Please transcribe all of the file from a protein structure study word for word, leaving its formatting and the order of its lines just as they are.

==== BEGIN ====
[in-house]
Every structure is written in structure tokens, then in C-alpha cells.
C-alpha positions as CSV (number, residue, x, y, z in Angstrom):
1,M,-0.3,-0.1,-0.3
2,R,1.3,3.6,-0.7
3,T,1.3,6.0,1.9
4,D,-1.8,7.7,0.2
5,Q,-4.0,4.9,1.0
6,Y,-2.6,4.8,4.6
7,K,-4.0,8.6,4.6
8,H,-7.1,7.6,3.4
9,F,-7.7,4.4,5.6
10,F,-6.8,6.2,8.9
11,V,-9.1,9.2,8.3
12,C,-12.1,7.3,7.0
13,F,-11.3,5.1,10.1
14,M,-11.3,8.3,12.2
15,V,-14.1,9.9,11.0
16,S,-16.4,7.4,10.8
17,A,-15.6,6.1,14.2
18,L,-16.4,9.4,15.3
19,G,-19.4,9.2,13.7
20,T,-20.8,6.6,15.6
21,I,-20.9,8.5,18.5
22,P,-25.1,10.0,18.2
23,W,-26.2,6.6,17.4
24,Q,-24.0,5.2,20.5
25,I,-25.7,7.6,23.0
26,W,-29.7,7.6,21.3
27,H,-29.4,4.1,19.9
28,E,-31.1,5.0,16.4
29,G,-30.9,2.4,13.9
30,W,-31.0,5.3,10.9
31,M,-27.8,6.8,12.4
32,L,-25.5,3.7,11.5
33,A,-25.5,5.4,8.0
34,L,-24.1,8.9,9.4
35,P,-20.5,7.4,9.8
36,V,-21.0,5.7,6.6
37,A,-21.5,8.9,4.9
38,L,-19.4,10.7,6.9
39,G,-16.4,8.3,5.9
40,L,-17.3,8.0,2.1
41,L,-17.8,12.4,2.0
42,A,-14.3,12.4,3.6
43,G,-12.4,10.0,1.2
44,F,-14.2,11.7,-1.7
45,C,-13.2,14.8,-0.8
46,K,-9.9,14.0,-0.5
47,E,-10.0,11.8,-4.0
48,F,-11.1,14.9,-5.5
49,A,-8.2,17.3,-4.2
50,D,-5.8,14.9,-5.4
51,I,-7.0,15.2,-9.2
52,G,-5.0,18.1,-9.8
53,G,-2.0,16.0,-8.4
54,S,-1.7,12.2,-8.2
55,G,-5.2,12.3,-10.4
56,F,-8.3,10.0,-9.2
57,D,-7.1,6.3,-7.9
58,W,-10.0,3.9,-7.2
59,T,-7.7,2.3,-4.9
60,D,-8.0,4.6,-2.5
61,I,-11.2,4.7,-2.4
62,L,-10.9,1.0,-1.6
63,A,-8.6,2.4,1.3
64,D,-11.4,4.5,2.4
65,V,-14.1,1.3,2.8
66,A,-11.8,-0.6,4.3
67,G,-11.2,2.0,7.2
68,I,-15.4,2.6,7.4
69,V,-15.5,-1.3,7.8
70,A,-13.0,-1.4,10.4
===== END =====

[in-house]
Every structure is written in structure tokens, then in C-alpha cells.
C-alpha positions as CSV (number, residue, x, y, z in Angstrom):
1,M,-0.3,-0.1,-0.3
2,R,1.3,3.6,-0.7
3,T,1.3,6.0,1.9
4,D,-1.8,7.7,0.2
5,Q,-4.0,4.9,1.0
6,Y,-2.6,4.8,4.6
7,K,-4.0,8.6,4.6
8,H,-7.1,7.6,3.4
9,F,-7.7,4.4,5.6
10,F,-6.8,6.2,8.9
11,V,-9.1,9.2,8.3
12,C,-12.1,7.3,7.0
13,F,-11.3,5.1,10.1
14,M,-11.3,8.3,12.2
15,V,-14.1,9.9,11.0
16,S,-16.4,7.4,10.8
17,A,-15.6,6.1,14.2
18,L,-16.4,9.4,15.3
19,G,-19.4,9.2,13.7
20,T,-20.8,6.6,15.6
21,I,-20.9,8.5,18.5
22,P,-25.1,10.0,18.2
23,W,-26.2,6.6,17.4
24,Q,-24.0,5.2,20.5
25,I,-25.7,7.6,23.0
26,W,-29.7,7.6,21.3
27,H,-29.4,4.1,19.9
28,E,-31.1,5.0,16.4
29,G,-30.9,2.4,13.9
30,W,-31.0,5.3,10.9
31,M,-27.8,6.8,12.4
32,L,-25.5,3.7,11.5
33,A,-25.5,5.4,8.0
34,L,-24.1,8.9,9.4
35,P,-20.5,7.4,9.8
36,V,-21.0,5.7,6.6
37,A,-21.5,8.9,4.9
38,L,-19.4,10.7,6.9
39,G,-16.4,8.3,5.9
40,L,-17.3,8.0,2.1
41,L,-17.8,12.4,2.0
42,A,-14.3,12.4,3.6
43,G,-12.4,10.0,1.2
44,F,-14.2,11.7,-1.7
45,C,-13.2,14.8,-0.8
46,K,-9.9,14.0,-0.5
47,E,-10.0,11.8,-4.0
48,F,-11.1,14.9,-5.5
49,A,-8.2,17.3,-4.2
50,D,-5.8,14.9,-5.4
51,I,-7.0,15.2,-9.2
52,G,-5.0,18.1,-9.8
53,G,-2.0,16.0,-8.4
54,S,-1.7,12.2,-8.2
55,G,-5.2,12.3,-10.4
56,F,-8.3,10.0,-9.2
57,D,-7.1,6.3,-7.9
58,W,-10.0,3.9,-7.2
59,T,-7.7,2.3,-4.9
60,D,-8.0,4.6,-2.5
61,I,-11.2,4.7,-2.4
62,L,-10.9,1.0,-1.6
63,A,-8.6,2.4,1.3
64,D,-11.4,4.5,2.4
65,V,-14.1,1.3,2.8
66,A,-11.8,-0.6,4.3
67,G,-11.2,2.0,7.2
68,I,-15.4,2.6,7.4
69,V,-15.5,-1.3,7.8
70,A,-13.0,-1.4,10.4